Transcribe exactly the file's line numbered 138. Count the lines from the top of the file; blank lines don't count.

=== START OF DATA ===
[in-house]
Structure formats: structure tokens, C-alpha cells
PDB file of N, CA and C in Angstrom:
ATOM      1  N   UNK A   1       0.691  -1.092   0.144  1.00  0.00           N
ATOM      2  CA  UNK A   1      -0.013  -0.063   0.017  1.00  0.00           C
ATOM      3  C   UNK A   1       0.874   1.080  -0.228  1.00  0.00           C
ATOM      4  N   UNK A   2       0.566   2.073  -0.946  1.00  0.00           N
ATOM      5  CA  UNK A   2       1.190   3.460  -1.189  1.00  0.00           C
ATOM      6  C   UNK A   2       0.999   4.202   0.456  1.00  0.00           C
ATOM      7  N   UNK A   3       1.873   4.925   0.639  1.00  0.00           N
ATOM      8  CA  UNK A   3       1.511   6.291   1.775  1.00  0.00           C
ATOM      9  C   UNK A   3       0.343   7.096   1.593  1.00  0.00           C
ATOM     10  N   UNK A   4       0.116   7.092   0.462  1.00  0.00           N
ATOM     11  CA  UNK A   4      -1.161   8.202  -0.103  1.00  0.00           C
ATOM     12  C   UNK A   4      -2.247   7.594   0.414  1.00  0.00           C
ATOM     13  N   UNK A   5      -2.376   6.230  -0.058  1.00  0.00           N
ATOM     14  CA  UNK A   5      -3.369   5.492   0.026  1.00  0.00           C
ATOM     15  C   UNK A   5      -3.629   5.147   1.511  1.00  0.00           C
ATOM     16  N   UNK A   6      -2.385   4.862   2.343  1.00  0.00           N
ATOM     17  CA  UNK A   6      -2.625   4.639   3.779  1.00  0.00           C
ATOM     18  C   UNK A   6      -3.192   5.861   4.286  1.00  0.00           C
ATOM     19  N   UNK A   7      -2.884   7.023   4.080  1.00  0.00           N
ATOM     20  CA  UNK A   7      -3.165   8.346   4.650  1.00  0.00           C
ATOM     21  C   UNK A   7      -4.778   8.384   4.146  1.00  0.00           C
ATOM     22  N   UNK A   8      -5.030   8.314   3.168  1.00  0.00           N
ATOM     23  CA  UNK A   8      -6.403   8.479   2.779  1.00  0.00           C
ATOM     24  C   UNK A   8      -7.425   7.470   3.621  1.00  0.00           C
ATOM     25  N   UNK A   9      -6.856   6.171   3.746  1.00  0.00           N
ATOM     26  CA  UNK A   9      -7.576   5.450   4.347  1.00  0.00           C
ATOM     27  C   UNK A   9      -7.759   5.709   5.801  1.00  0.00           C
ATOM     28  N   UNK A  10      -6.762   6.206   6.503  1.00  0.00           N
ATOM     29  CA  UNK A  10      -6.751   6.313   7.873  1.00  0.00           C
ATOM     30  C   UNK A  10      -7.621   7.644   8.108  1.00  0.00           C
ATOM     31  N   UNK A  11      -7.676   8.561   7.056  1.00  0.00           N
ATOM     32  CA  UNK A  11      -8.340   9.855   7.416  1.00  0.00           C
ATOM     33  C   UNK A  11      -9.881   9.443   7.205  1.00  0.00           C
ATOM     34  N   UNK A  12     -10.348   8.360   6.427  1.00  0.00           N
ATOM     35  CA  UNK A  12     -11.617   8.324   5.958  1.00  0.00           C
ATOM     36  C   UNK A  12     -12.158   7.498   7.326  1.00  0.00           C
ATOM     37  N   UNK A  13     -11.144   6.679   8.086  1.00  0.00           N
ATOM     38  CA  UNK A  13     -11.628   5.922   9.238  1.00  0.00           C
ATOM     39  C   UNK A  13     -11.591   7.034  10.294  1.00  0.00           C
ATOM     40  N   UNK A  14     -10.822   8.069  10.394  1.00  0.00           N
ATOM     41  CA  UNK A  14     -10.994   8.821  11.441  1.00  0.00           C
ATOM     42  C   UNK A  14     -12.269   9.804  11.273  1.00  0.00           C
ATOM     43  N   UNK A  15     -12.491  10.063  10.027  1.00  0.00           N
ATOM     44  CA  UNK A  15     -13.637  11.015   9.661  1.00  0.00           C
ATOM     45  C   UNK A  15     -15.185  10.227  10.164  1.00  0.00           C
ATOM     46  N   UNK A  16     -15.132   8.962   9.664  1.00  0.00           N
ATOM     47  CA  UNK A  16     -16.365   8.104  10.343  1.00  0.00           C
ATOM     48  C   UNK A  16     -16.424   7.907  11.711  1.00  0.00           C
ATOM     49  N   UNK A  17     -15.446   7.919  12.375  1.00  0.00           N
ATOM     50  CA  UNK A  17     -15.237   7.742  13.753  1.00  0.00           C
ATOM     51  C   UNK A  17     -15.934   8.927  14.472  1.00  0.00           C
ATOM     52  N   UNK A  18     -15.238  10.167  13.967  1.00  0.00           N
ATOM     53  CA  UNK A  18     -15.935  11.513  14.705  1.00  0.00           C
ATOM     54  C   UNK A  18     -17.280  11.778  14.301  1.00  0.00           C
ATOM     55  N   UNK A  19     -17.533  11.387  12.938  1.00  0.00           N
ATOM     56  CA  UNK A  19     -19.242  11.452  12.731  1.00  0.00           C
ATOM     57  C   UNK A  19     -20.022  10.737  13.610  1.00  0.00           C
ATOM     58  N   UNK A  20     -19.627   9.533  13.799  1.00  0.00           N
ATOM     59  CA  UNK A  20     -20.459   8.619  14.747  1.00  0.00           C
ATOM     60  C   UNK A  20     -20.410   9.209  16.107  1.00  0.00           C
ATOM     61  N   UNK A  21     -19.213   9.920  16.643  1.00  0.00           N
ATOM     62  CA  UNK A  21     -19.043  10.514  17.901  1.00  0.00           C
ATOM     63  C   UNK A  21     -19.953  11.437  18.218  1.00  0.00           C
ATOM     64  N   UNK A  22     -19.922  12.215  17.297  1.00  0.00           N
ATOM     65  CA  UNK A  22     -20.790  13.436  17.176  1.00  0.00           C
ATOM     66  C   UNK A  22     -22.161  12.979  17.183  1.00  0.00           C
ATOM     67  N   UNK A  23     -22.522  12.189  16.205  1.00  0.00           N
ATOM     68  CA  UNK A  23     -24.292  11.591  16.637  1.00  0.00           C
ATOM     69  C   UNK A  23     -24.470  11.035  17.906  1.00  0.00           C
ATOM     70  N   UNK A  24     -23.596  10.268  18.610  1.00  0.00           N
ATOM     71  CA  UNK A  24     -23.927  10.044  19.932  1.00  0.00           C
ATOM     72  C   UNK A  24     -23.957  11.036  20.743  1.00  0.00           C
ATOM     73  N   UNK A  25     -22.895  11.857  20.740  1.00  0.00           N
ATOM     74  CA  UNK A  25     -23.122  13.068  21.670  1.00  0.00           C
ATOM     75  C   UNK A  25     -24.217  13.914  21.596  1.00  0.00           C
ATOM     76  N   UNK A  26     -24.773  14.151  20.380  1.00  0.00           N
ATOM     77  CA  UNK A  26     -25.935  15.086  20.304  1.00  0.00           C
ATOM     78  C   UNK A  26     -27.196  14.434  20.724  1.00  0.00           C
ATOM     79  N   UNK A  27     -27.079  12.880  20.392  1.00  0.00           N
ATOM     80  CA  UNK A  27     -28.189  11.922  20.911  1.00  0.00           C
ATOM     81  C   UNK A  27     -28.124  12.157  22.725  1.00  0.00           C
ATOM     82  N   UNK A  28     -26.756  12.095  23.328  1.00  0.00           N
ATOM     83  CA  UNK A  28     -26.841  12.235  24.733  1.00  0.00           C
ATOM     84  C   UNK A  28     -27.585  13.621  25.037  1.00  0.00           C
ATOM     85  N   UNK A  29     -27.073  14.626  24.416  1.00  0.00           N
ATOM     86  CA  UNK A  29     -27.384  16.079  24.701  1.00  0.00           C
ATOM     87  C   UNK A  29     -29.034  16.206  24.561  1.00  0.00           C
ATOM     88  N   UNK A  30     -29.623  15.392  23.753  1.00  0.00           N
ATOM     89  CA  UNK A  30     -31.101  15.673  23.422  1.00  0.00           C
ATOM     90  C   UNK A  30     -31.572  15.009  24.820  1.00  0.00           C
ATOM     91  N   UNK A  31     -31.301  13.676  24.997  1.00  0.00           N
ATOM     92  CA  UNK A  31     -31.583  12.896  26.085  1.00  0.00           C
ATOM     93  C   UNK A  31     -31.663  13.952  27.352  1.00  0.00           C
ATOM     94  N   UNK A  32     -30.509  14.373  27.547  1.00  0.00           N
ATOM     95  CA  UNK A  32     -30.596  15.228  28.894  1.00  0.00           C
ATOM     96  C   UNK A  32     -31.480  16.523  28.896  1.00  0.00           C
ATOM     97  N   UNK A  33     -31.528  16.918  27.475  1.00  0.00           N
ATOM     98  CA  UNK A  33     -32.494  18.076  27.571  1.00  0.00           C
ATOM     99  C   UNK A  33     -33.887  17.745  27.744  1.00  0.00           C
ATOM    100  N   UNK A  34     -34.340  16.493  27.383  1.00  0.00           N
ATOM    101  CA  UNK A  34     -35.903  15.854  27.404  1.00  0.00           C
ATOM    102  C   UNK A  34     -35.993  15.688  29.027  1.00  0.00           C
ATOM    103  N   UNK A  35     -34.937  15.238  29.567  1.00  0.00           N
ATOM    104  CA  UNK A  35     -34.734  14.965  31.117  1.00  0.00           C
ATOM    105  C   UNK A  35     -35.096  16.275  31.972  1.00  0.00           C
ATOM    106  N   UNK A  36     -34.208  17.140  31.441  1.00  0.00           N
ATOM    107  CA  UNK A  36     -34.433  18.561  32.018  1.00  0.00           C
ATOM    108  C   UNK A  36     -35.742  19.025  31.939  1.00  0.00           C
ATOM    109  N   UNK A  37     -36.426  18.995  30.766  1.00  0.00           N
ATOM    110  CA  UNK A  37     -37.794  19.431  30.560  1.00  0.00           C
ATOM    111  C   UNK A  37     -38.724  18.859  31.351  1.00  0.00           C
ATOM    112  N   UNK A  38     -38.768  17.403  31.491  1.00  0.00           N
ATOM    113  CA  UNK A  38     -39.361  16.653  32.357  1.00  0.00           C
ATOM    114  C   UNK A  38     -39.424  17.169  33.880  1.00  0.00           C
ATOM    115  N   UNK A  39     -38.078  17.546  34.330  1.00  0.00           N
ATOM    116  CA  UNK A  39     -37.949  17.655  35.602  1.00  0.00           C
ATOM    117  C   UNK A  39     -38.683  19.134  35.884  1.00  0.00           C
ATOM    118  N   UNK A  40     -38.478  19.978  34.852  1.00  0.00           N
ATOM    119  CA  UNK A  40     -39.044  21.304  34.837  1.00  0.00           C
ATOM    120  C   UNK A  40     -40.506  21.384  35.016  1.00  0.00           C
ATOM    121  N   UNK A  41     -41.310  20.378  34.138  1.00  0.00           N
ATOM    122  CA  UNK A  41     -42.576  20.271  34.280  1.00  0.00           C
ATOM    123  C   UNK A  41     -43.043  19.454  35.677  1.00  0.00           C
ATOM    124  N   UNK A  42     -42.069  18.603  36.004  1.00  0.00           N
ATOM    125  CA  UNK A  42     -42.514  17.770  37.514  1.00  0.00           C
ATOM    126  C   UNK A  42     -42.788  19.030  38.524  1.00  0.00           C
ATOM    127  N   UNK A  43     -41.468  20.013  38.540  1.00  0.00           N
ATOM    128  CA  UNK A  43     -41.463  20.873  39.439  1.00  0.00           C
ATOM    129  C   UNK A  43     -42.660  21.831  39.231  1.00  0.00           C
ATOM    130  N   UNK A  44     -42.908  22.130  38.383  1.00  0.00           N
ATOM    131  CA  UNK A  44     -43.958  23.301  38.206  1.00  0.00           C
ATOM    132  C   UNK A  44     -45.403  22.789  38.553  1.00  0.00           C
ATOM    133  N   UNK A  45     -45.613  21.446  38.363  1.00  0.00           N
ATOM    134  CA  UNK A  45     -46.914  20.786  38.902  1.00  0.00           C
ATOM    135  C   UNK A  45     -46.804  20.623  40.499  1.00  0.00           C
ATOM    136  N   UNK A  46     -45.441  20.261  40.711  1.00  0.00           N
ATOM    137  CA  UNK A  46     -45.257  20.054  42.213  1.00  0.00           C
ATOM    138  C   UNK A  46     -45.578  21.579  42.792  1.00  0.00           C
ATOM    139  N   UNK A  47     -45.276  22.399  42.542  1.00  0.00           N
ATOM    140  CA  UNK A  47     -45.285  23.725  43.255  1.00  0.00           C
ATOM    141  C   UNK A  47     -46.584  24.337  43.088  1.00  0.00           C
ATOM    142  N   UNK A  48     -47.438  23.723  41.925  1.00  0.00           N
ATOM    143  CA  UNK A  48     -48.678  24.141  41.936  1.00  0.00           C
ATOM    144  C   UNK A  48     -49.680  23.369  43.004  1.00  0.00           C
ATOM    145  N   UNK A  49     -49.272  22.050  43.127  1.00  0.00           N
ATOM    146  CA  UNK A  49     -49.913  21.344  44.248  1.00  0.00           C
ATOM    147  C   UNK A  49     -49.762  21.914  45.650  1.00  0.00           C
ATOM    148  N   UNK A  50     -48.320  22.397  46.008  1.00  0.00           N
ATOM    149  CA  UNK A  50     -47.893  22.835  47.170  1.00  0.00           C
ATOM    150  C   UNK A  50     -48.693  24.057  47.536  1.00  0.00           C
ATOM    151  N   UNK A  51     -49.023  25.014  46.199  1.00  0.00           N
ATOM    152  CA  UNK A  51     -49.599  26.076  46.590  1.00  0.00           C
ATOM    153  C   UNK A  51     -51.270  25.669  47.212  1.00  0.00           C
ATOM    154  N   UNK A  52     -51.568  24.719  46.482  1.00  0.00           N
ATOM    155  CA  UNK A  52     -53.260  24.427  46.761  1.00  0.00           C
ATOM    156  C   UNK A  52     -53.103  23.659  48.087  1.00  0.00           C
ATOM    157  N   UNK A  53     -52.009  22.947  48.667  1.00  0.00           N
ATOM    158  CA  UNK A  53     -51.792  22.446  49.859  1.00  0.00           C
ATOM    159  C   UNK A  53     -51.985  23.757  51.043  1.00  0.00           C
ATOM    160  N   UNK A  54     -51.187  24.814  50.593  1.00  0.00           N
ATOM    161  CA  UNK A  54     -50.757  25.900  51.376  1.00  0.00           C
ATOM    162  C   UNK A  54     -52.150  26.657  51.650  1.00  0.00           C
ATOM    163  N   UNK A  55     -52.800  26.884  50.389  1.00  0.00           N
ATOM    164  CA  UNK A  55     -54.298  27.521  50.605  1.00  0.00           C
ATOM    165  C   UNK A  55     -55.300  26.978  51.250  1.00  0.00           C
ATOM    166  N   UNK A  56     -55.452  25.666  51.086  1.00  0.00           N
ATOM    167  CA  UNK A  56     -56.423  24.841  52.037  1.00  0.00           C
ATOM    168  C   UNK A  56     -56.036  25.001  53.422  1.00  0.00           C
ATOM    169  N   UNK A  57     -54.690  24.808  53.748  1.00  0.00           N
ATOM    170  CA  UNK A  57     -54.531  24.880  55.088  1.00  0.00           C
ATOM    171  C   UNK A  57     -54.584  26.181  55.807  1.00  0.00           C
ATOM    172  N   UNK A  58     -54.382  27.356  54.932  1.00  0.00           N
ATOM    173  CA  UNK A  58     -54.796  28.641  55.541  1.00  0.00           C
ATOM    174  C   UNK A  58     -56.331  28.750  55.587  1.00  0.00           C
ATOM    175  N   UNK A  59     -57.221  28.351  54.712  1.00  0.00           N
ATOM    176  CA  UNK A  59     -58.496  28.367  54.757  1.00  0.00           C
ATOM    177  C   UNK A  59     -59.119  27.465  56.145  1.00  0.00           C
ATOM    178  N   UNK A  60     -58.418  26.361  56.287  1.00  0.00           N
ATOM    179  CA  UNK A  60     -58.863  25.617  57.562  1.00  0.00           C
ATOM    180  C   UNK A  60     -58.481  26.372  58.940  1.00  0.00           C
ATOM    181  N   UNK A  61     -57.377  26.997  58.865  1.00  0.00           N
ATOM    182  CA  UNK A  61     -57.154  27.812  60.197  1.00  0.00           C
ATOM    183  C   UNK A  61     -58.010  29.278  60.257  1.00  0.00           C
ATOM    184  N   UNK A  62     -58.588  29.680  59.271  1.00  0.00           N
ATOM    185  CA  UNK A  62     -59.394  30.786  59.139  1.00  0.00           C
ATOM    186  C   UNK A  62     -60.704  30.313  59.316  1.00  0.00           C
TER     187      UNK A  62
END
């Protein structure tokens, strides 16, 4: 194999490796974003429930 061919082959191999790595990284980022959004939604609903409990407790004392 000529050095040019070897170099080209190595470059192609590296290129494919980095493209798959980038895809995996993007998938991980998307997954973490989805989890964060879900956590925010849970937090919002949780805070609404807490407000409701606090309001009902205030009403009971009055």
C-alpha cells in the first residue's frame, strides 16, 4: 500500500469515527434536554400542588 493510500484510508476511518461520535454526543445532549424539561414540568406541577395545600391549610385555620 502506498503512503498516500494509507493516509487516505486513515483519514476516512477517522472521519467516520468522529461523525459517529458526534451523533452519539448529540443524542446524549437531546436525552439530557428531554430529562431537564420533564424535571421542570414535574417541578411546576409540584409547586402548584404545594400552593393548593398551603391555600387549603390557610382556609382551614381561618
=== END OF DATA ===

ATOM    135  C   UNK A  45     -46.804  20.623  40.499  1.00  0.00           C